John Penny, M.AIRAH
Improving standards for hospital patient isolation rooms
Infectious diseases such as influenza, measles and COVID-19 can be spread by airborne transmission. In many cases, a patient being treated with an infectious disease is placed in a negative-pressure isolation room, which acts to contain the disease and stop it spreading to other patients or healthcare staff in the rest of the facility.
Although the current standard of continuous monitoring of negative pressure verifies that contaminated air is exhausted out and away from the patient and staff, air quality can still vary significantly between facilities. Seeking to maintain or exceed HVAC guidelines, many hospitals have adopted engineering controls that include directional airflow and technologies that are reliable, responsive, and effective in reducing airborne particulates.
Penny will compare hospital HVAC guidelines and engineering controls applied in Australia, the US and the UK with respect to patient isolation rooms. Based on these findings, the presentation will suggest a pathway for Australia to help better protect patients and healthcare staff from the risk of airborne infectious diseases.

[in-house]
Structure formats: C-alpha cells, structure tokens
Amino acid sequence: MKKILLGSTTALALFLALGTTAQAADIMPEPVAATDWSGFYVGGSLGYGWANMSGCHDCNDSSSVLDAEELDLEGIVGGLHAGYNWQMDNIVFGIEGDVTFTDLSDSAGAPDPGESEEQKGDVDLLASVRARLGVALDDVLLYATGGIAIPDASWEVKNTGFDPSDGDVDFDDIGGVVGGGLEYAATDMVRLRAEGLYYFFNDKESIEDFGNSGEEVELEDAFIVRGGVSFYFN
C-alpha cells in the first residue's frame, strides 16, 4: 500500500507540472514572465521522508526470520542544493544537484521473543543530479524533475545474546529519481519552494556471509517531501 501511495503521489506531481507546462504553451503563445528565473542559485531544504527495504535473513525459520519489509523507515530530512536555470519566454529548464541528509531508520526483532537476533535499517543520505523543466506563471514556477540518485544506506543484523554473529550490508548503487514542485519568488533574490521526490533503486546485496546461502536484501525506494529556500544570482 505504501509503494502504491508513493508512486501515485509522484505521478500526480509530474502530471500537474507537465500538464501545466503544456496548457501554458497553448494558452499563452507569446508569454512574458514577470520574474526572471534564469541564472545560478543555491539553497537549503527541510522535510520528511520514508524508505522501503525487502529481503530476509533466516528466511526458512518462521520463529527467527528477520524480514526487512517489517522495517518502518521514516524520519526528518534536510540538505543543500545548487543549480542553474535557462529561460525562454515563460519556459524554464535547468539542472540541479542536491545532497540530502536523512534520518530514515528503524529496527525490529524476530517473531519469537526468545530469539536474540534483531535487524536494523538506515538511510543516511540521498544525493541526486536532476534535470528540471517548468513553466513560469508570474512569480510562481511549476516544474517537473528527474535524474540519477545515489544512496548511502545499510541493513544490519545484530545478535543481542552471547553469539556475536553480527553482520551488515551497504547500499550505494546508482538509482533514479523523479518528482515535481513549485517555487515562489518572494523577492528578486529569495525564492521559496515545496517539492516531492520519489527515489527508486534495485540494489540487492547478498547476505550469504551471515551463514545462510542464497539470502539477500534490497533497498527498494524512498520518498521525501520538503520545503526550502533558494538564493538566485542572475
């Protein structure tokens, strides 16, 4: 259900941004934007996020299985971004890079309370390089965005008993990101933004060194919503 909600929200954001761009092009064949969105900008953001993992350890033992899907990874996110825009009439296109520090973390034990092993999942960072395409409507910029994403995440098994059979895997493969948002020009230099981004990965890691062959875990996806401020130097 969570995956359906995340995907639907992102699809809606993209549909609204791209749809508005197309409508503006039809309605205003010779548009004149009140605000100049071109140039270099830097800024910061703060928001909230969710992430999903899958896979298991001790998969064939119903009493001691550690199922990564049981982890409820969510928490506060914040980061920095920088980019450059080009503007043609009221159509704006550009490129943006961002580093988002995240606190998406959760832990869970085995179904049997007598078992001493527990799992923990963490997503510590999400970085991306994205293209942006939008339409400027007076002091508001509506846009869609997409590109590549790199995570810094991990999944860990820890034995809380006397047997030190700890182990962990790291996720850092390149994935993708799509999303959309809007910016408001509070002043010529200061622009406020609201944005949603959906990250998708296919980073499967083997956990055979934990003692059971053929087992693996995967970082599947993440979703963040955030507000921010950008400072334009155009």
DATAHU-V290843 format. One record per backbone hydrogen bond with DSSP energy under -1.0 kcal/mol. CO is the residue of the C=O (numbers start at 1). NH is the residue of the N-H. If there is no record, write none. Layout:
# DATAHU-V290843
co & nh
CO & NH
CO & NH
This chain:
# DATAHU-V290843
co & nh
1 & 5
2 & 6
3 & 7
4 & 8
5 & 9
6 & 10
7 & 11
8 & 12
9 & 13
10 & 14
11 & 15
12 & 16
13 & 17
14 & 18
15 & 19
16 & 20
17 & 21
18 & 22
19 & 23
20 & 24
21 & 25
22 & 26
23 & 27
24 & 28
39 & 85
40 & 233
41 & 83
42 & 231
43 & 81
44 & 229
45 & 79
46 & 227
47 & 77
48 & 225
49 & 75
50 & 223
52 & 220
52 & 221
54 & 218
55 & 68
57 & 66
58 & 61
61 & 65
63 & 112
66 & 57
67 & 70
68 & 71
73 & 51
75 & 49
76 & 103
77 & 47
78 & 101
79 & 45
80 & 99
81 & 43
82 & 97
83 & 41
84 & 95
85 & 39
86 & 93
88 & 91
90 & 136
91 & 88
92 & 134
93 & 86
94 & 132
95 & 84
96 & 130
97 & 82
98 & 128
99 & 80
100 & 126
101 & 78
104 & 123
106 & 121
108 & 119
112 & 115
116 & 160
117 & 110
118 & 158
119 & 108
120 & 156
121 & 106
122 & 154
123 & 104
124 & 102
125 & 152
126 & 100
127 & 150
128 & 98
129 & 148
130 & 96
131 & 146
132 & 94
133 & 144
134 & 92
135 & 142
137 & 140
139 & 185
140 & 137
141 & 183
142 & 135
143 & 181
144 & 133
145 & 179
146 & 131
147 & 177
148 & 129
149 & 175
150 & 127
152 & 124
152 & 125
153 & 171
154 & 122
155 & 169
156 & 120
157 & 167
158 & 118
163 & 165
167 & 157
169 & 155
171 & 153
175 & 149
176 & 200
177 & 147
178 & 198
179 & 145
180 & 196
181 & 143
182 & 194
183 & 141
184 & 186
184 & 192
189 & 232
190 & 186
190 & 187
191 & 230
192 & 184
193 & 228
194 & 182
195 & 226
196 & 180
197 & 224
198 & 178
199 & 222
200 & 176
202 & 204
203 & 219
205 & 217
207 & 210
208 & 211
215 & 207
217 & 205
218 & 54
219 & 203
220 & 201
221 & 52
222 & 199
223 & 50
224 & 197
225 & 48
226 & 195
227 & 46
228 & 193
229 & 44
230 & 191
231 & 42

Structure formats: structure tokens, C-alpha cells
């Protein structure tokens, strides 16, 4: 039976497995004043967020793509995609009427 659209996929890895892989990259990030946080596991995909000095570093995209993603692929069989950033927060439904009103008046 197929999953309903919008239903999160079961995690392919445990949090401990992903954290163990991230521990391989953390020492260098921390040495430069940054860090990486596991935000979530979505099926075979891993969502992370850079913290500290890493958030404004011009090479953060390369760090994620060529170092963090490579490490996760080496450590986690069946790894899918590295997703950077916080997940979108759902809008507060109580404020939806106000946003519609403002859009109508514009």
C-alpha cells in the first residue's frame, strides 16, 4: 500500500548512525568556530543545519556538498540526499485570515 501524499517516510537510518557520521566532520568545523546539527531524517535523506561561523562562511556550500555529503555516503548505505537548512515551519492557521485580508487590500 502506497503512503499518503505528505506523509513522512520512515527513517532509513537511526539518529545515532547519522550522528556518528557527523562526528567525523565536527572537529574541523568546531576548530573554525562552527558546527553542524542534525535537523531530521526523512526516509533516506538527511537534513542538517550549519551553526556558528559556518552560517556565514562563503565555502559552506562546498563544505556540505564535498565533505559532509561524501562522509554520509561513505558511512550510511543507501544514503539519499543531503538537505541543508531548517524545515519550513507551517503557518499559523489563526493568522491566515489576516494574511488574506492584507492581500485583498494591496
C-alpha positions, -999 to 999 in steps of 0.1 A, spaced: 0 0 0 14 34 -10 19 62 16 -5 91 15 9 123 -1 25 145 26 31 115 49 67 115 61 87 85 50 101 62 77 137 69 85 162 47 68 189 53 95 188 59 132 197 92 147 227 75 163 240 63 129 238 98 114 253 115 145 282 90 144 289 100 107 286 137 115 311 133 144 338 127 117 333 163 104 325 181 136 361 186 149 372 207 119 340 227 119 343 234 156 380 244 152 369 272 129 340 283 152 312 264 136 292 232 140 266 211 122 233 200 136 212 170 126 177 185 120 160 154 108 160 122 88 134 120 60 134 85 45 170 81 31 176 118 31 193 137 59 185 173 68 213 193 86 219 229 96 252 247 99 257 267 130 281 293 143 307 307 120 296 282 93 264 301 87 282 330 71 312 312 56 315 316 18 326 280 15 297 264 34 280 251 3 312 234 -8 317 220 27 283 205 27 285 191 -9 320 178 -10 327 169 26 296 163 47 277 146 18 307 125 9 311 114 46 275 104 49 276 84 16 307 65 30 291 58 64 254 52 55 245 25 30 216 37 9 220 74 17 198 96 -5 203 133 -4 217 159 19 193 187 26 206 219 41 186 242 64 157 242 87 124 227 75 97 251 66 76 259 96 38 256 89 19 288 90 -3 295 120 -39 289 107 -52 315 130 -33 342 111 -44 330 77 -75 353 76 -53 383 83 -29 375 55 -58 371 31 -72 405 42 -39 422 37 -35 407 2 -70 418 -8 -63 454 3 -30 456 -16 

Penny is an experienced project engineering specialist offering expertise and products for measurement and control of ventilation, pressurisation and humidity. His recent portfolio includes hospitals, cleanrooms and research laboratories such as The Kinghorn Cancer Centre (NSW), The Westmead Institute for Medical Research (NSW), and UniSA Cancer Research Institute.
Penny approaches problems with considered and in-depth consultation. With more than 30 years of experience in the industry, he has substantial expertise drawn from working at Honeywell and engineering consulting firm Arup.
He is passionate about sustainability – aiming for energy-efficient outcomes that benefit the customer, end-user and environment. Quality is also a key driver in his promotion of products and systems that meet project requirements and ensure lasting outcomes.